Monthly Archives: March 2016

Chicago Law Firms Among Targeted in Russian Hacker Scheme

computer-crime-1233360_640Four of the almost 50 elite law firms targeted by a Russian hacker were from Chicago, it was reported in an alert from Flashpoint, a New York-based computer-threat intelligence company.

The firms were Kirkland & Ellis, Sidley Austin, McDermott Will & Emery and Jenner & Block; all listed on a spreadsheet of potential targets of a cyber break-in into the company’s computer systems.

The leader of the threat is a broker named “Oleras,” living in Ukraine. He has been trying to gain access since January into these law firms’ computer systems by means of hiring hackers. His wish is to find information which will then allow him to trade using insider information.

Flashpoint notified law agencies, but would not comment any further. As of March 4th the FBI has the illegal activity under investigation.

Goodyear Guessing on the Look of Driverless Car Tires

Traditional tires heading to the trash heap of history? Photo by: Brian Cantoni
Traditional tires heading to the trash heap of history? Photo by: Brian Cantoni

There has been a lot of speculation lately about what the world of driverless cars will look like, in the relatively near future. Observers are not only wondering what our society will become when cars don’t need drivers, but also what will the cars themselves look like. Will they have steering wheels? How will the interiors be designed? And lots of other questions.

But until now no one really thought much about the outside of the car, particularly, the tires. Goodyear, the giant manufacture of tires for vehicles, has been thinking about this issue. At the Geneva International Motor Show Goodyear presented what they are calling the Eagle-360, spherical tires (big rubber balls) designed exclusively for autonomous cars.

Apparently these tires will not connect to the car’s axles. Rather, they will magnetically levitate underneath the car. There will be a battery inside the wheels which will power the movement of the wheels. The batteries will charge from the car body wirelessly, and also from regenerative braking.

Other features, such as sensors and specialized treads will send information about road conditions to the car, as well as being responsive to the particular conditions of certain geographic regions. Even more amazing is that the wheels will not even turn in the traditional way. The balls will just start to roll in a different direction when a turn is needed. These cars are more efficient, for instance, they can be densely packed in parking lots, since they can make turns at 90-degree angles as opposed to traditional turning radius of conventional cars.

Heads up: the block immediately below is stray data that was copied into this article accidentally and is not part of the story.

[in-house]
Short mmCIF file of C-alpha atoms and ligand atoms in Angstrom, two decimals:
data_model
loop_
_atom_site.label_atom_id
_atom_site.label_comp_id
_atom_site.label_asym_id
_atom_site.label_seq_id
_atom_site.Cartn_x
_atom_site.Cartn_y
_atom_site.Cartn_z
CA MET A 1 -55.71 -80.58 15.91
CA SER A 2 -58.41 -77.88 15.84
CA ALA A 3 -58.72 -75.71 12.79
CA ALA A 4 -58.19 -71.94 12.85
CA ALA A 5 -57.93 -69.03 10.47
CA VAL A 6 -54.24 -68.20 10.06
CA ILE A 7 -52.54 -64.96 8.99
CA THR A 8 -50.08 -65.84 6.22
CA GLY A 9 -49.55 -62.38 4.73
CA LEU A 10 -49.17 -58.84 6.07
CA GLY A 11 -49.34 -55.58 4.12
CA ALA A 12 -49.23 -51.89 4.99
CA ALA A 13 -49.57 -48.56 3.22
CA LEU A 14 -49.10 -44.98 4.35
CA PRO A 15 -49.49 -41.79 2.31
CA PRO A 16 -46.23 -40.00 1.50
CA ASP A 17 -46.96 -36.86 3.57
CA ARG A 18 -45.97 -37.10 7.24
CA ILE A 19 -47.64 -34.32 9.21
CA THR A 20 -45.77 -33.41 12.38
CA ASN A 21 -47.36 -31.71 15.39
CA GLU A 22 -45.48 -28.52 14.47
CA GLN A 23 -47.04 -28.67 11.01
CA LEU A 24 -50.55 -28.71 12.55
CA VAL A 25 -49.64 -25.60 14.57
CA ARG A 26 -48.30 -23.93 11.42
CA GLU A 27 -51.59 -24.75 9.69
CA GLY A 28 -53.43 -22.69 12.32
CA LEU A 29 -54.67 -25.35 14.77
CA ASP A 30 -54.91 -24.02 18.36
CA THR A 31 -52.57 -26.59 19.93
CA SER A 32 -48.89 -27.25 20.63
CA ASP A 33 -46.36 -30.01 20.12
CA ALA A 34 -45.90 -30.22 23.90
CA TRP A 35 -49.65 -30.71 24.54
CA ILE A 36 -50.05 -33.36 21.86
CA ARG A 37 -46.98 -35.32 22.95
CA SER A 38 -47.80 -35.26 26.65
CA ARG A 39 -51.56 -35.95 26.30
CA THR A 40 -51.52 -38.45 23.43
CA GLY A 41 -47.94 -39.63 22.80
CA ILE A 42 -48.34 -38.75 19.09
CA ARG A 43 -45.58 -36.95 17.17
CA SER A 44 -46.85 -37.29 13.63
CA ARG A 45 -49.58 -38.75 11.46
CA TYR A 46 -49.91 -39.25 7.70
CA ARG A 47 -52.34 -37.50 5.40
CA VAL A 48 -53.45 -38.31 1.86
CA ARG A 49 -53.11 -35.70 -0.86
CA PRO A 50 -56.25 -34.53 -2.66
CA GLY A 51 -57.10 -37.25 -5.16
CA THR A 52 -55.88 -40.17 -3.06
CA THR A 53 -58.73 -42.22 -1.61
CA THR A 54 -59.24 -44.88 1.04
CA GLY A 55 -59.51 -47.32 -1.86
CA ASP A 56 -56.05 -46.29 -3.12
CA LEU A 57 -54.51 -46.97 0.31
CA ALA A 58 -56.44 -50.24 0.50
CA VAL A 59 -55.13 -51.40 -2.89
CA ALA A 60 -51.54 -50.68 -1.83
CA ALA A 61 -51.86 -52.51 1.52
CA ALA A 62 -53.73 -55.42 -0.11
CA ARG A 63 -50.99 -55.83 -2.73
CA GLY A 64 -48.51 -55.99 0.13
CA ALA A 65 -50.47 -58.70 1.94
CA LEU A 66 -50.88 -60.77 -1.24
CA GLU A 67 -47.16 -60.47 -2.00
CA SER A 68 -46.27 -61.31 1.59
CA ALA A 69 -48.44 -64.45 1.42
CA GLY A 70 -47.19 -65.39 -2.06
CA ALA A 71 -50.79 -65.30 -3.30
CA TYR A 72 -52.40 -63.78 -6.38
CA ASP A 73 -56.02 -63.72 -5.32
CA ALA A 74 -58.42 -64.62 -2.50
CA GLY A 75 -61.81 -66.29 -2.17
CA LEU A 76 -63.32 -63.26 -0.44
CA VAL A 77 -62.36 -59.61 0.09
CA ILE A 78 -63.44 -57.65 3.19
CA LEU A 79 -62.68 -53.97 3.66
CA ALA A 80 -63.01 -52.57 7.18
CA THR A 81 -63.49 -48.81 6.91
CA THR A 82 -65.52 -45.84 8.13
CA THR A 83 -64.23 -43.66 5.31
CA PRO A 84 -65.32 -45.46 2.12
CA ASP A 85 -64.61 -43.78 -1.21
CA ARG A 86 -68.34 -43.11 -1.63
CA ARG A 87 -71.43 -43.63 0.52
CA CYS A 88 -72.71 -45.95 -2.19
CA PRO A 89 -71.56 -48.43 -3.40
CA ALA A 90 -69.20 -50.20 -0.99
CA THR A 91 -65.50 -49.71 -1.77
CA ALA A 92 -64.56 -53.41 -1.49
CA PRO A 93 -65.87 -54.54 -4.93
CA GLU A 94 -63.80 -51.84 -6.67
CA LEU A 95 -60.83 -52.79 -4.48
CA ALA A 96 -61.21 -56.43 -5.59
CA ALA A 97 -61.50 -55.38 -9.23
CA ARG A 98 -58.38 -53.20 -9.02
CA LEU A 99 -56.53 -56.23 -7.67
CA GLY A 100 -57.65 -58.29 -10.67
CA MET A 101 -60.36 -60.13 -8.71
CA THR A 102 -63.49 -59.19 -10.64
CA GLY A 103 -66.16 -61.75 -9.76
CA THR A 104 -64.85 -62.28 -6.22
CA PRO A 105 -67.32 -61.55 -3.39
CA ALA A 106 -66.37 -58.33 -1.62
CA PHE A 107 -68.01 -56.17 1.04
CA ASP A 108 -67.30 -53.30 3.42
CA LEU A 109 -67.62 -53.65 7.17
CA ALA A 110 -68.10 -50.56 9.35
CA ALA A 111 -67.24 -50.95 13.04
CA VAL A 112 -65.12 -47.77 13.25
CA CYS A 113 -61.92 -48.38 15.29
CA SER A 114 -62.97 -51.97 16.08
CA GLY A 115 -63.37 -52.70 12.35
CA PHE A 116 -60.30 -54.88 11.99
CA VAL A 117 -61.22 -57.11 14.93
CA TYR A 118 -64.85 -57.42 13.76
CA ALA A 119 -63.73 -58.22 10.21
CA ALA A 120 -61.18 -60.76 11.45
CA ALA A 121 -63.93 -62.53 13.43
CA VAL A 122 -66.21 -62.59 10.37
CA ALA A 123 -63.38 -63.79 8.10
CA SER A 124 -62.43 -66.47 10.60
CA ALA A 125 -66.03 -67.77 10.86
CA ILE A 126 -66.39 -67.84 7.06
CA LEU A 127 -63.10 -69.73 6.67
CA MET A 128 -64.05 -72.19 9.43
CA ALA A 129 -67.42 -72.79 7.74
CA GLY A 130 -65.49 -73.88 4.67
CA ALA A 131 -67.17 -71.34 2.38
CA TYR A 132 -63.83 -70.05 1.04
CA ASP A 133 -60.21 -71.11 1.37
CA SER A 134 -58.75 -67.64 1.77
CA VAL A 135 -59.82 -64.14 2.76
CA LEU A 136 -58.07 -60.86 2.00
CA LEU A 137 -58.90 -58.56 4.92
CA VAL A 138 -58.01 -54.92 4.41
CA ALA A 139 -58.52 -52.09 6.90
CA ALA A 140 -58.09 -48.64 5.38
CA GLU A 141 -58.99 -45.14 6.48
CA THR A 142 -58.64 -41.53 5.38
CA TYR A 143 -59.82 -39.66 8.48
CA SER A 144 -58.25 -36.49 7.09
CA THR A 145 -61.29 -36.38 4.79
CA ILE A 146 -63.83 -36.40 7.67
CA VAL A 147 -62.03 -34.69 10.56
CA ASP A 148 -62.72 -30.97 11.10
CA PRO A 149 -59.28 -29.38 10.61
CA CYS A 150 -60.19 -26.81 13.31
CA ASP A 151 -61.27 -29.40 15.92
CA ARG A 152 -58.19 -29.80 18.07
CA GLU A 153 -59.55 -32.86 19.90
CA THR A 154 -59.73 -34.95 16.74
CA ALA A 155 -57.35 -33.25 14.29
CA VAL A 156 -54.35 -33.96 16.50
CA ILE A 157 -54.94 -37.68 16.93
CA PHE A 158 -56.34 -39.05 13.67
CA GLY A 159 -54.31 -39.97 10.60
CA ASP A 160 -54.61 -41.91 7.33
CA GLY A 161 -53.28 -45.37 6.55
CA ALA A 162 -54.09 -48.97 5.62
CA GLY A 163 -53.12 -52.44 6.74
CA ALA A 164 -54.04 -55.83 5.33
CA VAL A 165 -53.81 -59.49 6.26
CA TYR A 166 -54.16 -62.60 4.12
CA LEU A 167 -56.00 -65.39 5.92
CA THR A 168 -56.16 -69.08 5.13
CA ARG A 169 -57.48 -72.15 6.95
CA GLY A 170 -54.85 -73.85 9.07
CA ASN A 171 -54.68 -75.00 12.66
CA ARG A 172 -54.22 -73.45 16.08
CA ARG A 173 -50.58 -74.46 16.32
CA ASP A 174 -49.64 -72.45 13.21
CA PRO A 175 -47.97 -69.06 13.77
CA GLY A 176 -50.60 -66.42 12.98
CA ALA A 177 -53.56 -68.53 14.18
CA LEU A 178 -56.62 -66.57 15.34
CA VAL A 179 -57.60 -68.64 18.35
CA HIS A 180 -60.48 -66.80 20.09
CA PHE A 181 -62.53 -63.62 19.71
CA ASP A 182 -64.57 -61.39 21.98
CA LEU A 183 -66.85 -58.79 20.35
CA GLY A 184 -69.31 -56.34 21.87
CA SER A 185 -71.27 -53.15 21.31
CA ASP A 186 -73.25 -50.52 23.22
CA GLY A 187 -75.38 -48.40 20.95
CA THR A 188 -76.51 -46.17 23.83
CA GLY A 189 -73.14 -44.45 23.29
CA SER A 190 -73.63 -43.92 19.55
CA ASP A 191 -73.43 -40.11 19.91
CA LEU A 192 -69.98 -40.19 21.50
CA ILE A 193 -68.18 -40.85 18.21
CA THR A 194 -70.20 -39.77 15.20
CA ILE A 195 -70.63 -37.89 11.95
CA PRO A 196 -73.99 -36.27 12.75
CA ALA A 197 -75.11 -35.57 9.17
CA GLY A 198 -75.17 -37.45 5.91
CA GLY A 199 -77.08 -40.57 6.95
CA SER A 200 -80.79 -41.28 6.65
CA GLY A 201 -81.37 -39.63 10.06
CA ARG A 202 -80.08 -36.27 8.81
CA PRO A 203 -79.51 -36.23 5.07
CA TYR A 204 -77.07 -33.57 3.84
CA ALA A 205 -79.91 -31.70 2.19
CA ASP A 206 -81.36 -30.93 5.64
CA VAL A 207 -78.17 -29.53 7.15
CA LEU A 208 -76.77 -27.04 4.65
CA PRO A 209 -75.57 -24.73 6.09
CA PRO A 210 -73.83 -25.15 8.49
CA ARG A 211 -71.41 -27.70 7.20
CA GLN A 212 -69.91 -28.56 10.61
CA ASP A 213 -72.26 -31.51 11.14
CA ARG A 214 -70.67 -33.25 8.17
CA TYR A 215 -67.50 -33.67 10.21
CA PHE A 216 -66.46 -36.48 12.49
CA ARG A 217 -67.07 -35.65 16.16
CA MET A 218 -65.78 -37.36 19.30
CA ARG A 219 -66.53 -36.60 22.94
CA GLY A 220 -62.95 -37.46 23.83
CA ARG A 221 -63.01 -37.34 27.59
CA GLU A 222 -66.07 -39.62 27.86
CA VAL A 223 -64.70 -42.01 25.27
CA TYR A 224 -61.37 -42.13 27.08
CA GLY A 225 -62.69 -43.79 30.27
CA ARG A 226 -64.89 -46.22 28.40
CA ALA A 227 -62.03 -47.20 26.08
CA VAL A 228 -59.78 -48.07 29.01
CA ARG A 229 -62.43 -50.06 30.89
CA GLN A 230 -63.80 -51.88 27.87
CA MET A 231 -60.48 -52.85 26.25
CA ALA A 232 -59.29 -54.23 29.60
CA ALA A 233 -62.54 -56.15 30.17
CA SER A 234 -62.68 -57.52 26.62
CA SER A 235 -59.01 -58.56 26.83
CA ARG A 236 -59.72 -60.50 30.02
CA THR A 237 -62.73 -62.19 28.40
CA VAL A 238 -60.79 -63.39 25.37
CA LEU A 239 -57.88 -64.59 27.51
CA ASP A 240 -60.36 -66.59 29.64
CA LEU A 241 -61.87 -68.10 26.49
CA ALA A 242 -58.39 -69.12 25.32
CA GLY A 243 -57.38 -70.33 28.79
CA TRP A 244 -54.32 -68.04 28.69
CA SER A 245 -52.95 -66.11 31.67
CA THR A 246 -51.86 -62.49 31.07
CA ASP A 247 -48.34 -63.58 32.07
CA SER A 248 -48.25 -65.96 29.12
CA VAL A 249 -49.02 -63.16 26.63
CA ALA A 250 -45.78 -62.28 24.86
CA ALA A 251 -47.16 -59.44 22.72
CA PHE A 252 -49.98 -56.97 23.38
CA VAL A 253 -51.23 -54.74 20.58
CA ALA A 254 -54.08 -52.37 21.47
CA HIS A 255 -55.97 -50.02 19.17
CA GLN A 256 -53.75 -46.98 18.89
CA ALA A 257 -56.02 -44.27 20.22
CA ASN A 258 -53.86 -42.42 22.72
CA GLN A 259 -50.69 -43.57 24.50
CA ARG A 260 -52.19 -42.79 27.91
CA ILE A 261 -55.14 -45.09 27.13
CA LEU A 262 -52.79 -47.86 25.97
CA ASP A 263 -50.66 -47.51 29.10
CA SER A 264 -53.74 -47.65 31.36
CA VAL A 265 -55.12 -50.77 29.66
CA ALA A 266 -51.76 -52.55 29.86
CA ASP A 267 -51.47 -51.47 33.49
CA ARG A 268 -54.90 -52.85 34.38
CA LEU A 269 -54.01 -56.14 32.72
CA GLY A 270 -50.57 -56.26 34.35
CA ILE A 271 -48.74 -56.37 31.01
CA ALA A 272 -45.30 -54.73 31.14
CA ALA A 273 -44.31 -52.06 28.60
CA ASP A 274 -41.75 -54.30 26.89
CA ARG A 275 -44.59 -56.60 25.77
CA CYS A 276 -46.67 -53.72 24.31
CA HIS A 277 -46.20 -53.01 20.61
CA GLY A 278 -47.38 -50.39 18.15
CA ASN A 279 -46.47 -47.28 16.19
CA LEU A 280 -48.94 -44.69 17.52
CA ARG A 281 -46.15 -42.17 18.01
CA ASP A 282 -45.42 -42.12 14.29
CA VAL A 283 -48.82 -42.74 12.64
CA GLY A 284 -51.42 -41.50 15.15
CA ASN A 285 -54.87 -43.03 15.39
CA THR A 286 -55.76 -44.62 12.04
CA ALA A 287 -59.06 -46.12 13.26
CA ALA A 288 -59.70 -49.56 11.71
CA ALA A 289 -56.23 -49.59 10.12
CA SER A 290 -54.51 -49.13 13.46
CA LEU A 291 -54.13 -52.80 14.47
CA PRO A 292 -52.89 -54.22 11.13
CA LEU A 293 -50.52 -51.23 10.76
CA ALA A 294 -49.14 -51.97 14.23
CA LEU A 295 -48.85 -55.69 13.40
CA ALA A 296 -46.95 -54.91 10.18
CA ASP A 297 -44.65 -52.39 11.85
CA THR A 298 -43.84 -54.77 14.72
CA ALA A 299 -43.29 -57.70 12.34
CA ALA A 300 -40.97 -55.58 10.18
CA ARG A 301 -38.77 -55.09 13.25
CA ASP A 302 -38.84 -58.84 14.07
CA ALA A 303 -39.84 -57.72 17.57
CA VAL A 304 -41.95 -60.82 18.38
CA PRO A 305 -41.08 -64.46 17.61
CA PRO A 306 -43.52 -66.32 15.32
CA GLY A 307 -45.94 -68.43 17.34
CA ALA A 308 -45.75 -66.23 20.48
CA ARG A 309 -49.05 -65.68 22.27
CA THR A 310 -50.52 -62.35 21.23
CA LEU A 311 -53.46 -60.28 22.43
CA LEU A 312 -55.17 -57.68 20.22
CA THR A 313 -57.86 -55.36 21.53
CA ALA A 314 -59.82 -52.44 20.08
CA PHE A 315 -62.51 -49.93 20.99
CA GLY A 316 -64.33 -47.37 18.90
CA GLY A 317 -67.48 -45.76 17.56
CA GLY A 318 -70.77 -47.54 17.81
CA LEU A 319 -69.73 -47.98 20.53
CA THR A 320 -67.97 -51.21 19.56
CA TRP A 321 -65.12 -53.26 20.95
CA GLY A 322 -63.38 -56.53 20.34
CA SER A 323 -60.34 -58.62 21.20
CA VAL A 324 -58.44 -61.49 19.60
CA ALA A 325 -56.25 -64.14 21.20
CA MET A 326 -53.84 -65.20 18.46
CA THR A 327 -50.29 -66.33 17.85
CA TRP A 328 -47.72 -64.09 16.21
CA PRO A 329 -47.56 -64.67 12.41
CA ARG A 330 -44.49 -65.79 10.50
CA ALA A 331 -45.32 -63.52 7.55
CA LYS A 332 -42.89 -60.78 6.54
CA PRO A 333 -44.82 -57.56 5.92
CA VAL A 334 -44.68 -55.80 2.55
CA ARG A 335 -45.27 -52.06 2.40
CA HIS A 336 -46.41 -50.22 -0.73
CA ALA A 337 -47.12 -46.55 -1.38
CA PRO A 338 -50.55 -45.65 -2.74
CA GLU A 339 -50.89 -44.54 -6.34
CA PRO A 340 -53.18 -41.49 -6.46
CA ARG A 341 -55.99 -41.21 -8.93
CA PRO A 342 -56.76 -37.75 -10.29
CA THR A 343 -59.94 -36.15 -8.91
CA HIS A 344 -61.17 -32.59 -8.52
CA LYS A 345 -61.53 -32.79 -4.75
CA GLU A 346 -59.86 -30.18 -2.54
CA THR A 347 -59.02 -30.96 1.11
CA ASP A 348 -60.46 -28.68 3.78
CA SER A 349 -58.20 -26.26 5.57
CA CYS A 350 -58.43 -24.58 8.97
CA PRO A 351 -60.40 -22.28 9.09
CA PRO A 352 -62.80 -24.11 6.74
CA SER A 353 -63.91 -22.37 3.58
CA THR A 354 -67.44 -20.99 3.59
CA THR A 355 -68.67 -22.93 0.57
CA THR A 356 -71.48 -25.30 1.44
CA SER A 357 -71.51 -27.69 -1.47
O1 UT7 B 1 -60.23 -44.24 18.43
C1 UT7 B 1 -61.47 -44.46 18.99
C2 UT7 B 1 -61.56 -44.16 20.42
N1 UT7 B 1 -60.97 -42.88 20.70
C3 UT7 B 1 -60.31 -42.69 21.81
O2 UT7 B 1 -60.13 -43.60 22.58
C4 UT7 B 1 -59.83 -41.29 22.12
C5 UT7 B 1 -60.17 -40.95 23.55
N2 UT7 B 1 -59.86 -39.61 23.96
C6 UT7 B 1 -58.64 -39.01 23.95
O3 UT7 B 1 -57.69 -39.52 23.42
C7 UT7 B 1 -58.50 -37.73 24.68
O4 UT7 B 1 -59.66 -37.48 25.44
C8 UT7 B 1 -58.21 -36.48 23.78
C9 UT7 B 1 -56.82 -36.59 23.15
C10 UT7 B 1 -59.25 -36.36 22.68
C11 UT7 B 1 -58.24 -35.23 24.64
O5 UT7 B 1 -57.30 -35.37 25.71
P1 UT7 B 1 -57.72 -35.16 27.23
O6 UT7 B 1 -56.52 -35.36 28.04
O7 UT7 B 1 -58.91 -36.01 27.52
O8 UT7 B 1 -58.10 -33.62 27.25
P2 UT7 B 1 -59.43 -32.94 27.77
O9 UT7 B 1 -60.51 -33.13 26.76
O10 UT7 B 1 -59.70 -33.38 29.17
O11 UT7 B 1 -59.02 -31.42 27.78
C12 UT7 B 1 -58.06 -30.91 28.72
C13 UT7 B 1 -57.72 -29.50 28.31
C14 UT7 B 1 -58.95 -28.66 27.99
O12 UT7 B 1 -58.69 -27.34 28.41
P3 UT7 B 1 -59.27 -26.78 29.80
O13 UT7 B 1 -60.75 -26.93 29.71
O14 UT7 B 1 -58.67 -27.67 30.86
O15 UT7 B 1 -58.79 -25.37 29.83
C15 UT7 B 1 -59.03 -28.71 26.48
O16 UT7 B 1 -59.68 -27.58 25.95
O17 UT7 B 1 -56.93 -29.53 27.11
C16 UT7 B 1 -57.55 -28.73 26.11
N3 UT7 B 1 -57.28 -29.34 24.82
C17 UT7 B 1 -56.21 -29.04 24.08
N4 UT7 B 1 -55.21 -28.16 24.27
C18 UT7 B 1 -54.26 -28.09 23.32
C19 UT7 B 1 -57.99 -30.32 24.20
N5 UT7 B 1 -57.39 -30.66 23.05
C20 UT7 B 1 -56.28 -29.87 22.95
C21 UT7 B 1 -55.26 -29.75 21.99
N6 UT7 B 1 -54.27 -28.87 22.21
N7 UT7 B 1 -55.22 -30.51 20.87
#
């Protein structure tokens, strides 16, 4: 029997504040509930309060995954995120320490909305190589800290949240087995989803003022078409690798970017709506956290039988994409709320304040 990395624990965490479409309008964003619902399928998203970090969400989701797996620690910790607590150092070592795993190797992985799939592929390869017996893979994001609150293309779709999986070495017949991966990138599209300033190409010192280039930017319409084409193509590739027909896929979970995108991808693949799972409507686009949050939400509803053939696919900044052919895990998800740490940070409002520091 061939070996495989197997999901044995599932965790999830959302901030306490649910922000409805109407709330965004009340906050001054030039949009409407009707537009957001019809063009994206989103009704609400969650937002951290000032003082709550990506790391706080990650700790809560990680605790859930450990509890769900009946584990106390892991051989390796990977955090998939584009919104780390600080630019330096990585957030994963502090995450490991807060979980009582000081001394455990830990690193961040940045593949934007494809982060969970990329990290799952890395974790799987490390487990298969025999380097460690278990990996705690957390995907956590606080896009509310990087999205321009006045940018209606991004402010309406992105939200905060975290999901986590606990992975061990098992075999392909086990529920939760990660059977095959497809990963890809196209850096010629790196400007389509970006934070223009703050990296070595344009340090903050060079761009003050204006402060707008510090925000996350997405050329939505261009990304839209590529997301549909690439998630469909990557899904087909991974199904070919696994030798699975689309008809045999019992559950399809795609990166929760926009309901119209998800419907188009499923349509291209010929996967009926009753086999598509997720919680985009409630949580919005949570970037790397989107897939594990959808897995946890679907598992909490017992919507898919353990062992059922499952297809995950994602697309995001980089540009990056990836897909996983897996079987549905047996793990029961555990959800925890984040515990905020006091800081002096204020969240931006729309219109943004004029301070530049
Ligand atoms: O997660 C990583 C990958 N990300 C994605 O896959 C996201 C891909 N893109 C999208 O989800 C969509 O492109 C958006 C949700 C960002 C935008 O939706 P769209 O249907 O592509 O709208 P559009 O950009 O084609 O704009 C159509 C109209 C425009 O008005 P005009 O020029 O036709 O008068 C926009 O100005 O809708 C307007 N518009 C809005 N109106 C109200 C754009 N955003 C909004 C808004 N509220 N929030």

Kohl’s Stores Closing as Shift to Internet Proceeds

The exterior of a typical Kohl's department store in Northeast Columbia.
The exterior of a typical Kohl’s department store in Northeast Columbia.

It looks like 2016 is going to be a bad year for Kohl’s as they announce 18 stores will be closing this coming year.

Or perhaps its not so bad after all. Kohl’s says that sales from the 18 stores listed for closure represent only 1 percent of the company’s total sales. Closing the stores will make it easier for the giant retailer to focus on its burgeoning on-line business. Which stores will be put on the chopping block will be announced this month.

“While the decision to close stores is a difficult one, we evaluated all of the elements that contribute to making a store successful, and we were thoughtful and strategic in our approach. We are committed to leveraging our resources on our more productive assets,” Kevin Mansell, CEO of Kohl’s, said.

The company also announced that it will be opening seven new “smaller format” stores in the Midwest as well as 12 FILA outlet stores in the coming year.

Kohl’s is based in Wisconsin, and had fourth-quarter earnings of $296 million with a net income of $1.58 per share. Revenue for the same period totaled $6.4 billion.

Portage Park Making a Comeback

Six Corners. Photo by Antonio Vernon
Six Corners. Photo by Antonio Vernon

Once Chicago’s most popular shopping district outside the Loop, Portage Park’s Six Corners has recently seen some hard times. According to Quay Tao, owner of two Six Corners restaurants, The Portage and Community Tavern, five years ago, when he moved his businesses in, the area was like a “ghost-town.”

Due to two redevelopment projects some members of the community are feeling optimistic about the direction the area is now heading. Chuck Giovenco, general manager of Fantasy Costumes, said that things are “finally going in the right direction” for Six Corners.

“We are extremely excited and have been looking for opportunities at Six Corners for a long time. I think the Six Corners Association and Ald. (John) Arena have done a great job improving this iconic, historic retail district, and I think we’ll be able to make a contribution to continuing to evolve the area,”

said Peter Eisenberg, principal with developer Clark Street Real Estate.